Tiff Ng is the founder and chief storyteller of The Social Story. She was born to two immigrant parents from Hong Kong who have been passionate supporters of small business through their own work throughout the years. But as a good immigrant child, she was pushed towards a career of safety and repute. Tiff has always thought that she would follow in that pathway, particularly when she started out in her career in advertising in agencyland. But the journey that has brought her to The Social Story is undoubtedly a testament to the lessons her parents have taught her in carving out a role for herself in this world.
Tiff’s business is an amalgamation of all the values instilled within her since birth – social justice, purpose and goodness. The Social Story Co is a registered social enterprise serving purpose-driven brands to help them maximise their impact. Tiff and her team do that themselves by giving their time and donations towards causes that matter most to the whole team.
They have created an approach to social media content that is rooted in storytelling and doesn’t create content for content’s sake but moves the conversation for social impact further. Tiff and her team are proud to put people and impact first in everything that they do as a business.
What issue are you looking to solve with your business? What is your WHY?
Social has a great opportunity to democratise the space where we can tell stories. We’ve seen it with movements like #MeToo and #BlackLivesMatter where we were able to hear intersectional narrative that weren’t heard before. My WHY is to empower people to harness the power of social media to tell their own stories and amplify the ripples that they create as an impact-driven organisation.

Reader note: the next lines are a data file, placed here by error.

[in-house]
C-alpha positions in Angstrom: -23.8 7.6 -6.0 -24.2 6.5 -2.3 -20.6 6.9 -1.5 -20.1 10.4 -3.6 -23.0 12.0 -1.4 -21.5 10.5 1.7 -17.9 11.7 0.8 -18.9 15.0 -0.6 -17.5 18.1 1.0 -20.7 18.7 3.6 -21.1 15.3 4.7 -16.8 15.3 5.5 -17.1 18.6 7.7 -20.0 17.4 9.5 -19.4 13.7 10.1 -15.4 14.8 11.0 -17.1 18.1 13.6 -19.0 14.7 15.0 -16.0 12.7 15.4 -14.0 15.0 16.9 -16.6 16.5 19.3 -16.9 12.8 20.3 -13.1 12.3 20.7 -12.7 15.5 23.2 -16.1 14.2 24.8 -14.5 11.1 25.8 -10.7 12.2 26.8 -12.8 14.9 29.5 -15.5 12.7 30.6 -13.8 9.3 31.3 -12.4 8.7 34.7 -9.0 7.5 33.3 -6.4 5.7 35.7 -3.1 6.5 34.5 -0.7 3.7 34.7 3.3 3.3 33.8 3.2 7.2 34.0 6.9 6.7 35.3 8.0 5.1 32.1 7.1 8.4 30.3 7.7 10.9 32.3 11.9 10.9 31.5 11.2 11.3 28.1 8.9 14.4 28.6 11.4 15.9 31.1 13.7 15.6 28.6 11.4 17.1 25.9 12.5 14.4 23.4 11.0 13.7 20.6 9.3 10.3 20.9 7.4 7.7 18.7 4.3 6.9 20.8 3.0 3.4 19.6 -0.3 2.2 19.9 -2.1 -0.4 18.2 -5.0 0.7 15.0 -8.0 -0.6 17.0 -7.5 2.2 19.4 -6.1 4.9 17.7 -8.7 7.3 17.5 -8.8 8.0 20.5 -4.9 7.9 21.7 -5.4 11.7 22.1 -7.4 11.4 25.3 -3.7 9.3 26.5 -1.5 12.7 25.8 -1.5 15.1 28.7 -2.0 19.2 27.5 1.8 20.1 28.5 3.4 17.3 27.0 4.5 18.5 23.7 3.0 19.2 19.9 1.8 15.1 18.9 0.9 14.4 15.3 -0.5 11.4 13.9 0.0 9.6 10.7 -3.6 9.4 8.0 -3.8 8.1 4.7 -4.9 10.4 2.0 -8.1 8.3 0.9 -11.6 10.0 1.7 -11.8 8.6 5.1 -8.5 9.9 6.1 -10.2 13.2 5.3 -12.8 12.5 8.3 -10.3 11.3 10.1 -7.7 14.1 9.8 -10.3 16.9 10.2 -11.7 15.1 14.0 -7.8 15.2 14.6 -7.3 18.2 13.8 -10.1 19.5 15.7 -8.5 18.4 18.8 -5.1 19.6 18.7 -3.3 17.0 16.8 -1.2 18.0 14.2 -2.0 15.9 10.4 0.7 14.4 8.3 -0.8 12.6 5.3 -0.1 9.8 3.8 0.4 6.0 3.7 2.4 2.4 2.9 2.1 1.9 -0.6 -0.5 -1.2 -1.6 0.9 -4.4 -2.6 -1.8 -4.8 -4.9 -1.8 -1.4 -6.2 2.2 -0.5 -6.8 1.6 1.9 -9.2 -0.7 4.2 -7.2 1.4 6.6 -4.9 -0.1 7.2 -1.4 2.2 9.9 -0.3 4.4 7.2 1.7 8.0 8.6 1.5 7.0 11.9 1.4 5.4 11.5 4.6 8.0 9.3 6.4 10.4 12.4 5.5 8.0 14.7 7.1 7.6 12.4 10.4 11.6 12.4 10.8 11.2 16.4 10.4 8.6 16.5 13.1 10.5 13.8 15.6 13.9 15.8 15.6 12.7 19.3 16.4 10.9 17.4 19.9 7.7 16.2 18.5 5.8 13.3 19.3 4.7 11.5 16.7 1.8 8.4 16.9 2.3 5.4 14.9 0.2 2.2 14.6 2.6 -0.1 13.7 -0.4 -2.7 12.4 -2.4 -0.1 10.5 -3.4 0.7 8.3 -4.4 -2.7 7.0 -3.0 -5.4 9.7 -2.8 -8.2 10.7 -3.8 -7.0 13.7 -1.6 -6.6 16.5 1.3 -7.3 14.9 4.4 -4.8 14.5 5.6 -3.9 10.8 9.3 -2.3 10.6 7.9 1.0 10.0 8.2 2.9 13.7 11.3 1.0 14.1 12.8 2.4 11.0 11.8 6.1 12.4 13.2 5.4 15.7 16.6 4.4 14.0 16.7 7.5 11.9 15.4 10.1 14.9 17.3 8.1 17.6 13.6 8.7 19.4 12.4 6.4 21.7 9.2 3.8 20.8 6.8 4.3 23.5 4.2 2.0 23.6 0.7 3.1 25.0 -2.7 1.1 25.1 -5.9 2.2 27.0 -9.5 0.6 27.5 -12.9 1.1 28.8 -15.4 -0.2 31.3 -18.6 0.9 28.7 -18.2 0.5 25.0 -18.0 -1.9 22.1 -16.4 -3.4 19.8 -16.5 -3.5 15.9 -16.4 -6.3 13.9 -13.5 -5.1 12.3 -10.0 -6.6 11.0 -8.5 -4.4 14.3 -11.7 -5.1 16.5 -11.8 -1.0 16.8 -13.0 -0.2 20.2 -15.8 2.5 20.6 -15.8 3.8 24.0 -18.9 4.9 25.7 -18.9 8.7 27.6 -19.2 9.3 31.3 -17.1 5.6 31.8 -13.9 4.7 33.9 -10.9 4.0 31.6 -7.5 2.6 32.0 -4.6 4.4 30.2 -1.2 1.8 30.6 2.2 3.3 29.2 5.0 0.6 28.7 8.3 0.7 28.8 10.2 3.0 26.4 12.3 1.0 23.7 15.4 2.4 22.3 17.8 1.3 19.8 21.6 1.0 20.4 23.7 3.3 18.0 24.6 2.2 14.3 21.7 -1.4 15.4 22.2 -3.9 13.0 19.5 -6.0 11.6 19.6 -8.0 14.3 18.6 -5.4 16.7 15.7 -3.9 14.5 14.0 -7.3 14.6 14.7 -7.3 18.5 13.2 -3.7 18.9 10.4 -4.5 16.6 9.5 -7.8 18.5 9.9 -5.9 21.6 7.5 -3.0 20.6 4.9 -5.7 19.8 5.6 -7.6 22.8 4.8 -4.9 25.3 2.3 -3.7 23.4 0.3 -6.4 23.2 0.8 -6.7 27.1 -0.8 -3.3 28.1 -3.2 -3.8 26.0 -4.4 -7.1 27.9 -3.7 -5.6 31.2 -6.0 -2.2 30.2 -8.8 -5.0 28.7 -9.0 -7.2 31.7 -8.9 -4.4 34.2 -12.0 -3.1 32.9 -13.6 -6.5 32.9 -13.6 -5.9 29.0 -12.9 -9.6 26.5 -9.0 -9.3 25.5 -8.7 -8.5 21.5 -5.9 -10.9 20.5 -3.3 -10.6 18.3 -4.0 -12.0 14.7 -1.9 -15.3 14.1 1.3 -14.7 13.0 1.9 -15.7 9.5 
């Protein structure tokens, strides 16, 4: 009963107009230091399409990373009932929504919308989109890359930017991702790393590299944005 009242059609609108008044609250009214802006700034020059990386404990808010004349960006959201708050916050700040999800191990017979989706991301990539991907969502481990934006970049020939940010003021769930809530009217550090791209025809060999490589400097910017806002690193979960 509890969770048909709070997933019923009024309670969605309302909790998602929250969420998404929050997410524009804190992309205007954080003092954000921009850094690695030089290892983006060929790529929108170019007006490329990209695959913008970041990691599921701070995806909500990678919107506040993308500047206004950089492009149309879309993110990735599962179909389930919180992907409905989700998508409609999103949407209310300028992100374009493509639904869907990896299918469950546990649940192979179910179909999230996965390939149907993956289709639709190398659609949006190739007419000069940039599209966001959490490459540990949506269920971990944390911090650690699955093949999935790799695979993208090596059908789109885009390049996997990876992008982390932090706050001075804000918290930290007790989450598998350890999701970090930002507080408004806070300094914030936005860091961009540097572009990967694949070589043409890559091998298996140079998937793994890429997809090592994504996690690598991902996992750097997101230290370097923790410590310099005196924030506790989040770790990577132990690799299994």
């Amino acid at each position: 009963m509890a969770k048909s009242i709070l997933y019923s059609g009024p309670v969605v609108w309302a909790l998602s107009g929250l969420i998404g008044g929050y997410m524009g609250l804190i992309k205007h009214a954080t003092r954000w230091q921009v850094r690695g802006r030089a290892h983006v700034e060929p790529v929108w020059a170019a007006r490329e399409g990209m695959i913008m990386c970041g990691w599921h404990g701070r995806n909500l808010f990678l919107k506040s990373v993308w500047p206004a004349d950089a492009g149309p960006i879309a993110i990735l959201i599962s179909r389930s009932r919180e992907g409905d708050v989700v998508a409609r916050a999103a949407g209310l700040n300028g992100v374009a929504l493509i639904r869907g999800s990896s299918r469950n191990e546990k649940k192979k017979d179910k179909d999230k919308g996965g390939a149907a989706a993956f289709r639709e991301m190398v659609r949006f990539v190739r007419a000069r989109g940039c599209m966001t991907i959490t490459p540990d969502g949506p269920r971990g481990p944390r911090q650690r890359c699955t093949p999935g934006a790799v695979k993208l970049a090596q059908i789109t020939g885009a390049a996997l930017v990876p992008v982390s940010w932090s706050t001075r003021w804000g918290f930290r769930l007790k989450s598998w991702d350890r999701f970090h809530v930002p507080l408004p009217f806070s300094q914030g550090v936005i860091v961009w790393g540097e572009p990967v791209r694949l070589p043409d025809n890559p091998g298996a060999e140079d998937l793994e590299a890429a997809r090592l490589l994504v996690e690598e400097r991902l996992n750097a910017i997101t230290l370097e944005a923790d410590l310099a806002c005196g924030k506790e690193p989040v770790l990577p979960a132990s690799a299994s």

I believe in the power of both stories and social media to create a more empathetic world. From my childhood of writing out stories in paper books stapled together by my mother to my career through corporate advertising agencies, I know that the time is now to not only have all businesses recognise the integral part positive impact needs to play but also the need to communicate that properly. My ambition is to be the go-to social media agency that can help make that happen.
Social media has always been seen more as detracting from our day-to-day lives rather than enhancing it, what’s your perspective on this?
In a lot of ways, I agree. The onslaught of information and content that we see from social can be overwhelming.